It’s not hard to imagine how much easier it is to change habits and behaviour when it comes from this place of deep understanding. When we feel shame about clutter, it’s tough to address it head-on. But compassion opens the door to difficult conversations.
A starting point for your decluttering journey
Acknowledging overall mental health’s role in accumulating clutter is the first step because it helps overcome the emotional turmoil associated with decluttering. You stop beating yourself up, creating mental space to do the work.
But it’s more than that.
When we know that mental health is a cause of clutter, it changes how we declutter.
Instead of diving in head first, dumping everything out and sorting it into piles, we can start with the roots.
- Can you find other ways to cope with your chronic stress?
- Have you tried journaling for self-esteem and self-acceptance?
- Are you able to work with a therapist or mental health professional?
(Side note: You don’t need to have a mental health condition for your mental health to influence your relationship with clutter.)
Of course, you still have to do the physical work of decluttering, but this approach is much more well-rounded. Your thought process is different–instead of powering through your entire home in a weekend, forcing yourself to let go, you make time for understanding.
And yes, it takes a bit longer at first, but in the long term, you’ll clear lots of clutter in less time. It’s more sustainable, and there are fewer negative feelings because it becomes less about getting rid of stuff and more about your quality of life (in fact, I found it quite healing).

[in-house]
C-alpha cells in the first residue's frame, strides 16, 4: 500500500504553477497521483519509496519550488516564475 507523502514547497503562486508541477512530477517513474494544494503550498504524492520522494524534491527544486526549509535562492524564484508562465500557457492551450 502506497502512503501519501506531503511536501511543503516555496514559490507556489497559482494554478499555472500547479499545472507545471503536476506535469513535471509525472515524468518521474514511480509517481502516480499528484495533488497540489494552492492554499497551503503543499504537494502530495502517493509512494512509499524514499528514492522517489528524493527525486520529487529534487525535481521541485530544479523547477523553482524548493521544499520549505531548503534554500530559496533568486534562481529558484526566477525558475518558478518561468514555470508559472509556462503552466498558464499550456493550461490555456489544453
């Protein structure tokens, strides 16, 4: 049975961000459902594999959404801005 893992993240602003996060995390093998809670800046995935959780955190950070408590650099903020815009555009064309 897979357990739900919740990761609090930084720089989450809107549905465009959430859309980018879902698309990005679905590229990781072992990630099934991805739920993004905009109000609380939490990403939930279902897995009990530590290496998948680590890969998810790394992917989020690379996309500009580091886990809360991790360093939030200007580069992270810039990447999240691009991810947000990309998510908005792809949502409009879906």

From there, it’s a beautiful cycle. The work you do on your mental health empowers you to declutter, and a healthy home environment improves your mental health, which in turn helps you maintain a clutter-free home.
The Simply + Fiercely Show is a podcast for women who want to clear their clutter and create space for freedom and joy. If your life keeps getting bigger—but not better—then it’s time to declutter from the inside out. LISTEN NOW
Learn more about the clutter-mind connection
If you’re struggling to connect the dots between your physical space and your mental space, here are a few articles you might find helpful:
- Why Your Life is Busy + Cluttered (Plus What to Do About It) – a new perspective on why decluttering is so challenging.
- Doing Less + A Lesson in Self-Worth – if you struggle with a never-ending to-do list, this post is for you.
- 17 Heart-Centred Ways to Simplify Your Life – the best way to simplify is from the inside out, and here are a few ideas to get started.
A mindful process of decluttering
Finally, if you’d like to learn more about my approach to decluttering, I invite you to download my free Mindful Decluttering guide.
Alternatively, you might enjoy one of the following articles: